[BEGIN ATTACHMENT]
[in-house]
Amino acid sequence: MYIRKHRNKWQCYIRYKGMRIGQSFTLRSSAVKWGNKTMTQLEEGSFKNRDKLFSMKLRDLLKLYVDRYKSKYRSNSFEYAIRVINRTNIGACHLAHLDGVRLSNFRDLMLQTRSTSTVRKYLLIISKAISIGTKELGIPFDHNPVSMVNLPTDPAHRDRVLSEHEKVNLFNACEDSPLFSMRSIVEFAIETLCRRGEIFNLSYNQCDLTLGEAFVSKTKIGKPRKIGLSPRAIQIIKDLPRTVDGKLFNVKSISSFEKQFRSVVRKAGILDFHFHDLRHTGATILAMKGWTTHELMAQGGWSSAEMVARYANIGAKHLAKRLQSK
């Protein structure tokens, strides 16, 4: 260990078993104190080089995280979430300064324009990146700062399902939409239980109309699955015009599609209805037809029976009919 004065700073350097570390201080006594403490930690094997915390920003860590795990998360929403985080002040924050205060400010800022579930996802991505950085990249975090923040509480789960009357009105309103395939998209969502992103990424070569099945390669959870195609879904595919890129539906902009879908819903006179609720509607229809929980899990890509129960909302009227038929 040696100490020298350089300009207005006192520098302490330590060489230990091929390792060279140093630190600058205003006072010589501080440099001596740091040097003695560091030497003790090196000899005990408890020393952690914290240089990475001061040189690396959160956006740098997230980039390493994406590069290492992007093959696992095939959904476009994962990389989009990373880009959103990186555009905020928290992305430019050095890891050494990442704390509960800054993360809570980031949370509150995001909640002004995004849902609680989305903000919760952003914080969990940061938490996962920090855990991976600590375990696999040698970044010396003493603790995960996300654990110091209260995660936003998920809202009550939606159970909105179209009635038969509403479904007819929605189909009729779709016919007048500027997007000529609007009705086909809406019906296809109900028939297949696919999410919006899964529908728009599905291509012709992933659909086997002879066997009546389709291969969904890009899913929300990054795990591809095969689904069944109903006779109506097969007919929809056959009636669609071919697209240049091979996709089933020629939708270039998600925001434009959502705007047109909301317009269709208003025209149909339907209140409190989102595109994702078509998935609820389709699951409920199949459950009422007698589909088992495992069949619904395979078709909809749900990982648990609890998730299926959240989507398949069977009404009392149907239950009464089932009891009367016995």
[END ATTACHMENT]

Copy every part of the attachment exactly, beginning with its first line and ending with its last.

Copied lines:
[in-house]
Amino acid sequence: MYIRKHRNKWQCYIRYKGMRIGQSFTLRSSAVKWGNKTMTQLEEGSFKNRDKLFSMKLRDLLKLYVDRYKSKYRSNSFEYAIRVINRTNIGACHLAHLDGVRLSNFRDLMLQTRSTSTVRKYLLIISKAISIGTKELGIPFDHNPVSMVNLPTDPAHRDRVLSEHEKVNLFNACEDSPLFSMRSIVEFAIETLCRRGEIFNLSYNQCDLTLGEAFVSKTKIGKPRKIGLSPRAIQIIKDLPRTVDGKLFNVKSISSFEKQFRSVVRKAGILDFHFHDLRHTGATILAMKGWTTHELMAQGGWSSAEMVARYANIGAKHLAKRLQSK
């Protein structure tokens, strides 16, 4: 260990078993104190080089995280979430300064324009990146700062399902939409239980109309699955015009599609209805037809029976009919 004065700073350097570390201080006594403490930690094997915390920003860590795990998360929403985080002040924050205060400010800022579930996802991505950085990249975090923040509480789960009357009105309103395939998209969502992103990424070569099945390669959870195609879904595919890129539906902009879908819903006179609720509607229809929980899990890509129960909302009227038929 040696100490020298350089300009207005006192520098302490330590060489230990091929390792060279140093630190600058205003006072010589501080440099001596740091040097003695560091030497003790090196000899005990408890020393952690914290240089990475001061040189690396959160956006740098997230980039390493994406590069290492992007093959696992095939959904476009994962990389989009990373880009959103990186555009905020928290992305430019050095890891050494990442704390509960800054993360809570980031949370509150995001909640002004995004849902609680989305903000919760952003914080969990940061938490996962920090855990991976600590375990696999040698970044010396003493603790995960996300654990110091209260995660936003998920809202009550939606159970909105179209009635038969509403479904007819929605189909009729779709016919007048500027997007000529609007009705086909809406019906296809109900028939297949696919999410919006899964529908728009599905291509012709992933659909086997002879066997009546389709291969969904890009899913929300990054795990591809095969689904069944109903006779109506097969007919929809056959009636669609071919697209240049091979996709089933020629939708270039998600925001434009959502705007047109909301317009269709208003025209149909339907209140409190989102595109994702078509998935609820389709699951409920199949459950009422007698589909088992495992069949619904395979078709909809749900990982648990609890998730299926959240989507398949069977009404009392149907239950009464089932009891009367016995």